By Chris Adams
Has the World Bank changed? In particular, do recent changes in senior management mark a significant break with the past? On the face of it, Wolfensohn has broken with tradition, appointing several “outsiders” to key positions which had previously been filled by staff who had risen through the ranks of the Bank itself. However, a closer examination of the careers of the President, Managing Directors and Chief Economists suggests that little has changed.

James Wolfensohn was first appointed President of the World Bank in 1995. Like all Bank Presidents, Wolfensohn is an American citizen. (1) Like his predecessor Lewis Preston (1991-95) Wolfensohn has a MBA from Harvard. Also like Preston, who was President and CEO of the US-based global investment firm JP Morgan for 11 years prior to joining the Bank, Wolfensohn was President and CEO of the investment firm James D Wolfensohn Inc. which he established in 1981. JP Morgan, incidentally, figures prominently in the CVs of many current and former senior Bank staff. To name but two: the current head of the International Finance Corporation (IFC – one of the many tentacles of the World Bank Group) Peter Woicke, was previously the Chairman of JP Morgan Securities Asia and Gerard Caprio, the lead economist of the Bank’s Development Research Group, is the former vice-president and head of JP Morgan Global Economics.

James D Wolfensohn Inc. specialized in mergers and acquisitions on behalf of its many Fortune 200 corporate clients. While mergers and acquisitions may be good business, they are not good development. According to Susan George, "depending on the year, two thirds to three quarters of all that money labeled foreign direct investment is not devoted to new, job creating investment but to mergers and acquisitions which almost invariably result in job losses". (2) Wolfensohn relinquished his interests in the company on joining the World Bank in 1995. He was replaced as CEO and Chairman by none other then Paul Volcker, former Professor of Economics at Princeton University and Chairman of the Board of Governors of the US Federal Reserve from 1979 to 1987. Following the 1996 merger of Wolfensohn Inc. with Bankers Trust to form BT Wolfensohn, Volcker retired as Chairman and CEO and became a Director of Bankers Trust. He was replaced by Jeffrey Goldstein as Co-Chair, the same Jeffrey Goldstein who in mid-1999 was appointed as one of the five managing directors in the World Bank, reporting directly to Wolfensohn. Goldstein was one of many BT Wolfensohn staff to leave the Bankers Trust group around the time of its acquisition by Deutsche Bank for $10 billion in 1999. This incidentally attracted the attention of public interest groups in the US, which accused Bankers Trust of predatory, high interest mortgage lending, and foreclosures in low-income areas in the United States.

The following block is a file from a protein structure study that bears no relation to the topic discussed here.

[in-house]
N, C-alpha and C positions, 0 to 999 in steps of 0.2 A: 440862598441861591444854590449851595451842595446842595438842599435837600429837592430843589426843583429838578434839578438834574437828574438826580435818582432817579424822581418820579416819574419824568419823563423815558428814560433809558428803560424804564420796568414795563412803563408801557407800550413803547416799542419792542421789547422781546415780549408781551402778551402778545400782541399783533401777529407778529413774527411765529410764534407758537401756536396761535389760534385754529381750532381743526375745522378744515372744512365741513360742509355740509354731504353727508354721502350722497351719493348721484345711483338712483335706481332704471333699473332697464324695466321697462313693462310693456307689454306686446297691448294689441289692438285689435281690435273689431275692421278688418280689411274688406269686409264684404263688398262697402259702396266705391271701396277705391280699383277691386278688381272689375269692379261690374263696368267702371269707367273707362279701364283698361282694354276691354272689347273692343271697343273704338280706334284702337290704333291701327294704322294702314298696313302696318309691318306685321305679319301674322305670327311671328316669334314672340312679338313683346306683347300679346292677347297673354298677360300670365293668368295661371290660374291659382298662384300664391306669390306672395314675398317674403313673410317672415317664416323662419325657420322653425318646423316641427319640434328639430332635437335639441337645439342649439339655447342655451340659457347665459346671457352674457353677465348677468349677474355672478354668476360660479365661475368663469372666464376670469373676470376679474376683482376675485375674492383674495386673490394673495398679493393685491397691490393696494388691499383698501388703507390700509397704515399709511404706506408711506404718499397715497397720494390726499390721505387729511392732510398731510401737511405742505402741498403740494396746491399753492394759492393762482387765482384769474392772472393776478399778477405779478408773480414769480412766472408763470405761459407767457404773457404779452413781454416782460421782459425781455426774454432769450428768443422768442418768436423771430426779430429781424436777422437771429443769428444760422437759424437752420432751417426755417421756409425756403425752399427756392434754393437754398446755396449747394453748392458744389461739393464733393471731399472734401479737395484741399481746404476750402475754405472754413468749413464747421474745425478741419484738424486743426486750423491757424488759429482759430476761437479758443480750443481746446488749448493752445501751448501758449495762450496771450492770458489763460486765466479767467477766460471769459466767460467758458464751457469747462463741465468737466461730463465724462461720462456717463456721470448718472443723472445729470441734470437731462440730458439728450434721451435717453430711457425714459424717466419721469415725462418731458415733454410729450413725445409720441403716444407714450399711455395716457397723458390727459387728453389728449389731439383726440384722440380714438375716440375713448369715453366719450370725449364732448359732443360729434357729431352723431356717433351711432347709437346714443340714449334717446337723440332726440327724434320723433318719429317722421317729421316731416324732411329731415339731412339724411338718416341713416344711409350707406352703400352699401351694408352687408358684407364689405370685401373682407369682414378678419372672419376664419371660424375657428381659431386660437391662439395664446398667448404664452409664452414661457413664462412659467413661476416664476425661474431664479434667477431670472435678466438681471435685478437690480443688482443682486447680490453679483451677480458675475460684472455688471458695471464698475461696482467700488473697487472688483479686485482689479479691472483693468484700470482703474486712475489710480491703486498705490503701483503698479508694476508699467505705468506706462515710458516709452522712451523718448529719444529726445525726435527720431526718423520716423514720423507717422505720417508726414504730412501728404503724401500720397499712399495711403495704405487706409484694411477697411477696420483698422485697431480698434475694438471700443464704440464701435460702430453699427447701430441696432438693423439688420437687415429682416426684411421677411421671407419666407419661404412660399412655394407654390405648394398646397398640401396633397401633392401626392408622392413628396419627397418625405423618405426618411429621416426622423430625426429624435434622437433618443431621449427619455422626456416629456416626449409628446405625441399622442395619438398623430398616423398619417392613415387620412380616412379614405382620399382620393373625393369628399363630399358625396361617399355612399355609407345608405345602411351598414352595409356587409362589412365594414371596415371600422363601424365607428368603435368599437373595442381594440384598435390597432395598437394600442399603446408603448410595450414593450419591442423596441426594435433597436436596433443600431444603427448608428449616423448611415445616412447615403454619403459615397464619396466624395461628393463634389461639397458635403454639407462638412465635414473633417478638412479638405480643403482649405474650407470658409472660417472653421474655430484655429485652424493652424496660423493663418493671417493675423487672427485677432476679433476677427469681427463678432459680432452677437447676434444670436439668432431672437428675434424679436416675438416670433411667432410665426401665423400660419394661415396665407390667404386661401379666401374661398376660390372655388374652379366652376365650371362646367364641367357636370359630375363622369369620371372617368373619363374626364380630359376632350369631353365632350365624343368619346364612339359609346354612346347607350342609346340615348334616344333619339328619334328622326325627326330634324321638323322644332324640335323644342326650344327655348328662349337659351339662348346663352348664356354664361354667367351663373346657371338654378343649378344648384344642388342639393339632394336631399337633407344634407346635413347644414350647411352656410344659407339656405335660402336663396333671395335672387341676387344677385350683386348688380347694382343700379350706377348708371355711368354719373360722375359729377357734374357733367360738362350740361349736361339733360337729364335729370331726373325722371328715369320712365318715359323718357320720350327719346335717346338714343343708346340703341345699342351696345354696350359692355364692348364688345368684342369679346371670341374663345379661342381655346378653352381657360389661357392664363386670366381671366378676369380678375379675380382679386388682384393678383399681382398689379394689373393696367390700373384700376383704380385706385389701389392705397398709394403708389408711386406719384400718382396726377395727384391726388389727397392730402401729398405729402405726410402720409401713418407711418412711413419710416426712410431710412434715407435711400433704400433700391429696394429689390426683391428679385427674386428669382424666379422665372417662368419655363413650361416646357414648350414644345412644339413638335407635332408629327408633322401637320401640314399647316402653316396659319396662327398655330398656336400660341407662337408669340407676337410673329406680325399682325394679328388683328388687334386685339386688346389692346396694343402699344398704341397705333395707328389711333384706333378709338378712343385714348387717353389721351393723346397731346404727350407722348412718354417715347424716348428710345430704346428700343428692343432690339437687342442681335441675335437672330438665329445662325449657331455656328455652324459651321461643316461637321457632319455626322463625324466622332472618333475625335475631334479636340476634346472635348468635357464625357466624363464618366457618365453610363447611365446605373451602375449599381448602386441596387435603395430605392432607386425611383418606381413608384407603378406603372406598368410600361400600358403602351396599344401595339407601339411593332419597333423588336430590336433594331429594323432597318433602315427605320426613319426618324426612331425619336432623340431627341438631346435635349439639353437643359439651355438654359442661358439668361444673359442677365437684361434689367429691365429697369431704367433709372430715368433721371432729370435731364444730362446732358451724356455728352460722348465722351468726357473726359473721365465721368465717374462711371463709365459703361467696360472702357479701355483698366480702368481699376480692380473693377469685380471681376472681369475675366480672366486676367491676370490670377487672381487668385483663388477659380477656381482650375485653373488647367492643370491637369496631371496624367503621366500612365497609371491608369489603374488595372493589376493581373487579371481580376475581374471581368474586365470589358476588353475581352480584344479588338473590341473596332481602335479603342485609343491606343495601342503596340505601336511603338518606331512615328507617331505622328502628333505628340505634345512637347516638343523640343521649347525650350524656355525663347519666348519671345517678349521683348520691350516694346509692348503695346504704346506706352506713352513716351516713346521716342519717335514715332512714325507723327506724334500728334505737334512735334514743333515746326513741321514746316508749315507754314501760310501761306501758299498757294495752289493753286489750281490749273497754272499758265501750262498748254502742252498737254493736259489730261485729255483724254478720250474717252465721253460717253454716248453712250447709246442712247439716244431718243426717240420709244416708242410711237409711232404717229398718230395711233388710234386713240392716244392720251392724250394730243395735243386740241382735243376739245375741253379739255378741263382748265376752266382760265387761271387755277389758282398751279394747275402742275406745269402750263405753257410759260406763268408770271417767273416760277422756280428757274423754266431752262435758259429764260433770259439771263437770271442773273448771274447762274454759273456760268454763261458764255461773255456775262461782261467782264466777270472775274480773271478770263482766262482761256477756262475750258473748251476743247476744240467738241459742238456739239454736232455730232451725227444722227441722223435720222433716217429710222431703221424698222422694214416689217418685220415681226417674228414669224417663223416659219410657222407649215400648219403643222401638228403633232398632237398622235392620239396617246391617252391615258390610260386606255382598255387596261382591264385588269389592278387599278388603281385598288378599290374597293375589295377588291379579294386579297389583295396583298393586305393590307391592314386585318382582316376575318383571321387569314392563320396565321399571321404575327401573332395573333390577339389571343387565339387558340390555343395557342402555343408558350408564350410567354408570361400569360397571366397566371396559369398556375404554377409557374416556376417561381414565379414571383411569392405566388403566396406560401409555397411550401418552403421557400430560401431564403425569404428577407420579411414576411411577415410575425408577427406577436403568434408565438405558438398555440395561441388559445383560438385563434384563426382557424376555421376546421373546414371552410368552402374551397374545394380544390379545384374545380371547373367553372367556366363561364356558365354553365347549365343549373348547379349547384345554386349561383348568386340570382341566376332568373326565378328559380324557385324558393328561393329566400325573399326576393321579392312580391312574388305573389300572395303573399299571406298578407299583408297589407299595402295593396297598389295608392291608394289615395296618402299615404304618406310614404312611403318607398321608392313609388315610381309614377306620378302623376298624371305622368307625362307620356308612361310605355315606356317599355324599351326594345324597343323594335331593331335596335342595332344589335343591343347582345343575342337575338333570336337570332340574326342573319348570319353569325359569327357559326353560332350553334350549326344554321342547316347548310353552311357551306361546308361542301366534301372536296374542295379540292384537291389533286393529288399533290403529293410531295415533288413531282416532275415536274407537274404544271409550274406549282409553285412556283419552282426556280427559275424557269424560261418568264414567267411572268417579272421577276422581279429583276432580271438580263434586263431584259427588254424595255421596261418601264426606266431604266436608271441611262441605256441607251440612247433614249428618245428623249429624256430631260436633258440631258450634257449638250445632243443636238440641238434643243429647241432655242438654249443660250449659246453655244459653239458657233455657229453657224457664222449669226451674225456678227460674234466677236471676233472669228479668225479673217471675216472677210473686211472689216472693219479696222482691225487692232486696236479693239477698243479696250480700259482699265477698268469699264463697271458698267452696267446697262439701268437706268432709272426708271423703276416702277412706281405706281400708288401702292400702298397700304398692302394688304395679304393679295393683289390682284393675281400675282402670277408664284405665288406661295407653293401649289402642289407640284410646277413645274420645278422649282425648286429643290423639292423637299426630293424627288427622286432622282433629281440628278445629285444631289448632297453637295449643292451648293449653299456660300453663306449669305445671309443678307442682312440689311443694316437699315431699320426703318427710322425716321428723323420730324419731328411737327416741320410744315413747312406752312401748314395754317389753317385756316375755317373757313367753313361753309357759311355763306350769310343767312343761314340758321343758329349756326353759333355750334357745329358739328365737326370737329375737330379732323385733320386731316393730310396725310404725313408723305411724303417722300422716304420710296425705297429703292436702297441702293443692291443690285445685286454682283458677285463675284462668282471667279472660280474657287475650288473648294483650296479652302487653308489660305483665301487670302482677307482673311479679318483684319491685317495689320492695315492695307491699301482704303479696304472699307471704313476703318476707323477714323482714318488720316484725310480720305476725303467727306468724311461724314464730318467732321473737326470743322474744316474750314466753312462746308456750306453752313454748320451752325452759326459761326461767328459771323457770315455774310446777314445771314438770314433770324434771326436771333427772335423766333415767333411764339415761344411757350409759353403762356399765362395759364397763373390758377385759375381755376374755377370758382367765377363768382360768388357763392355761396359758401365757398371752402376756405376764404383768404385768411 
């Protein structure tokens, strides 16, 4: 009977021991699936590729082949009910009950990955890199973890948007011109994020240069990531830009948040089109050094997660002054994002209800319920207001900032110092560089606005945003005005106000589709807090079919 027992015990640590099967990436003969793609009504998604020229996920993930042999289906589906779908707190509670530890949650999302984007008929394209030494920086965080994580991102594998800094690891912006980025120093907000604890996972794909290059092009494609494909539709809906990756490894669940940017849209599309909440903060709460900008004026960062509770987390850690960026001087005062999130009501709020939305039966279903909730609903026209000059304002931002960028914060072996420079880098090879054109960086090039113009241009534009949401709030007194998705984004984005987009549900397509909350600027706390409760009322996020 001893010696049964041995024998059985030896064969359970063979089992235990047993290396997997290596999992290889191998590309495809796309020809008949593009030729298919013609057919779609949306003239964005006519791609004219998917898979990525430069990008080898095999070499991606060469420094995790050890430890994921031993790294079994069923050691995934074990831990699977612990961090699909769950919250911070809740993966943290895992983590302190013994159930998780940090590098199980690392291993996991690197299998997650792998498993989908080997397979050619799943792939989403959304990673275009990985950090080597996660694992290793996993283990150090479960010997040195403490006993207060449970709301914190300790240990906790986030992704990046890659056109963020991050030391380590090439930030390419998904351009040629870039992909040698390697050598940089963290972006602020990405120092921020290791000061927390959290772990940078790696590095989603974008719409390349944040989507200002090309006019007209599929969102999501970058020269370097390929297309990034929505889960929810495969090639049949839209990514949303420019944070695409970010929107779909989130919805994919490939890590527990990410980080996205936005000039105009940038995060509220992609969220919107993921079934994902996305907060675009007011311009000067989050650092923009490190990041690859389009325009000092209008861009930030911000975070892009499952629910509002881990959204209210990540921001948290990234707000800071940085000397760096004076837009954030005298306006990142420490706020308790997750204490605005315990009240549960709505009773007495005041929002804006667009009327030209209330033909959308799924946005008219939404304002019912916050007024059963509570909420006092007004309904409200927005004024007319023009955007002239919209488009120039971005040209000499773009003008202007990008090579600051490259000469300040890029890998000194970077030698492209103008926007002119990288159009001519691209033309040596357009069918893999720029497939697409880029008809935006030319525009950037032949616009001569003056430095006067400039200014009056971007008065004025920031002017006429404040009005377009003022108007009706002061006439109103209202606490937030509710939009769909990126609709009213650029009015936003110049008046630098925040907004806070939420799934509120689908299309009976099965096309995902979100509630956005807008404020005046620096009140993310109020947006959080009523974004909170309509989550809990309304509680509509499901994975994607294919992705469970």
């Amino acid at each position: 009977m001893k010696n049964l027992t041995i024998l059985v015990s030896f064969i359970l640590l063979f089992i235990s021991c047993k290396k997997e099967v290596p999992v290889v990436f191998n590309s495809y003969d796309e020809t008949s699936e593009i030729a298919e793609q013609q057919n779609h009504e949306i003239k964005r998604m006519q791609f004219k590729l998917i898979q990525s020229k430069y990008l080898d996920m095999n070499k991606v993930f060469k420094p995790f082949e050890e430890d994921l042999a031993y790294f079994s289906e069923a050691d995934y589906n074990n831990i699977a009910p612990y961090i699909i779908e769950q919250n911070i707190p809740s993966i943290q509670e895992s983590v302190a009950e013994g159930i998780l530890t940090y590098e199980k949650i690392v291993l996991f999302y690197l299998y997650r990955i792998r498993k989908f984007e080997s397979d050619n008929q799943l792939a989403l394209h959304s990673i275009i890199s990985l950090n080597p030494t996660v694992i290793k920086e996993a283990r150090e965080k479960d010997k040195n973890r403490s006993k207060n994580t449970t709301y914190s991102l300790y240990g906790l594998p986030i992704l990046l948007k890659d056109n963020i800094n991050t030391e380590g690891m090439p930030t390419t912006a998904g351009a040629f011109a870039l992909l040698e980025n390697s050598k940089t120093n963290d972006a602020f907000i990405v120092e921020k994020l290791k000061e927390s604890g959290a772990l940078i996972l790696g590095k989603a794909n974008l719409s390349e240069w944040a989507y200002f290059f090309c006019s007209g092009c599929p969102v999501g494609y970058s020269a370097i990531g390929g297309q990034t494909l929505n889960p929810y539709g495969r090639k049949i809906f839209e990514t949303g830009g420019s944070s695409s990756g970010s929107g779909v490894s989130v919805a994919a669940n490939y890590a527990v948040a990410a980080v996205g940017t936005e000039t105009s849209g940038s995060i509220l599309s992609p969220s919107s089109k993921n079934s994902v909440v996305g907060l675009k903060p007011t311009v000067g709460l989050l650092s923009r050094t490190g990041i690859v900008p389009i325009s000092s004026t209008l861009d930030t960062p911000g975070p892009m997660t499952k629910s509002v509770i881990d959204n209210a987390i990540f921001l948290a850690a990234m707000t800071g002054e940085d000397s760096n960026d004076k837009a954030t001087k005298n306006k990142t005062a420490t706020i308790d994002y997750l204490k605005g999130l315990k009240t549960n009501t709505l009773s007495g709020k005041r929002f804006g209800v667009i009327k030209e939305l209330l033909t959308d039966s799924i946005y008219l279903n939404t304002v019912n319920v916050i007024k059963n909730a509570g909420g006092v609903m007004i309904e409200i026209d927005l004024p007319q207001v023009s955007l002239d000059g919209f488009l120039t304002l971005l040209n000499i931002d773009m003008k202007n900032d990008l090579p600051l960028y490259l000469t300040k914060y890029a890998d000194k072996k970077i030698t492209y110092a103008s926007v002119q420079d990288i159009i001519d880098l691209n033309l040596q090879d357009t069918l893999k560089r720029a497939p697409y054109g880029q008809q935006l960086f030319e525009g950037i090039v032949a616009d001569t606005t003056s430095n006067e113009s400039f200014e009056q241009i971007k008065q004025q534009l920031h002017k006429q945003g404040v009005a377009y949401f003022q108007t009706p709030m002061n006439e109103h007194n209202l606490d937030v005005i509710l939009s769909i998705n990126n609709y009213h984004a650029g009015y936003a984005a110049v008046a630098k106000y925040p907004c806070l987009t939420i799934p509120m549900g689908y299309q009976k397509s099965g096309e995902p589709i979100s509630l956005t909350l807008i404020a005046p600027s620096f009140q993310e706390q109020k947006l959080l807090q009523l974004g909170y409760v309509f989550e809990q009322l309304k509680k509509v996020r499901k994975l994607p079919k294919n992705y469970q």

What then of the chief economists, the World Bank’s equivalent of Cardinal Ratzinger, prefect of the Vatican’s Congregation for the Doctrine of the Faith? Four of the last five chief economists – Nicholas Stern (current), Joseph Stiglitz (1997-2000), Lawrence Summers (1991-93) and Stanley Fischer (1988-1990) – are academics with PhDs in economics from either MIT, Harvard or Oxford who have taught at MIT, Harvard, Stanford, Yale, Princeton, the University of Chicago and the London School of Economics. Without exception, the chief economists of the World Bank are products of the most elite Anglo-American universities. (3)

The World Bank’s regional chief economists share a similar pedigree. John Williamson (South Asia Region), John Page (Middle East and North Africa), Guillermo Perry (Latin America and the Caribbean) and Masahiro Kawai (East Asia and the Pacific) either have PhDs from or have taught at Princeton, LSE, Massachusetts Institute of Technology (MIT) and Stanford. According to the Bank, Masahiro Kawai’s appointment “symbolises our commitment to place more leading people from Japan and other East Asian countries in senior positions within the Bank”. (4) This commitment was slow in coming however. Despite protracted lobbying by the Japanese government, the number of Japanese personnel in the World Bank is still far from commensurate with its financial contribution. This in part reflects the triumph of Anglo-American economic orthodoxy in the Bank and the IMF over Japan’s preferred "Asian" development model. Not that Kawai is likely to pose a significant challenge to that orthodoxy. He remains, at least in academic terms, an “insider”, taking his MS and PhD in Economics from Stanford and teaching for more then 11 years at US universities.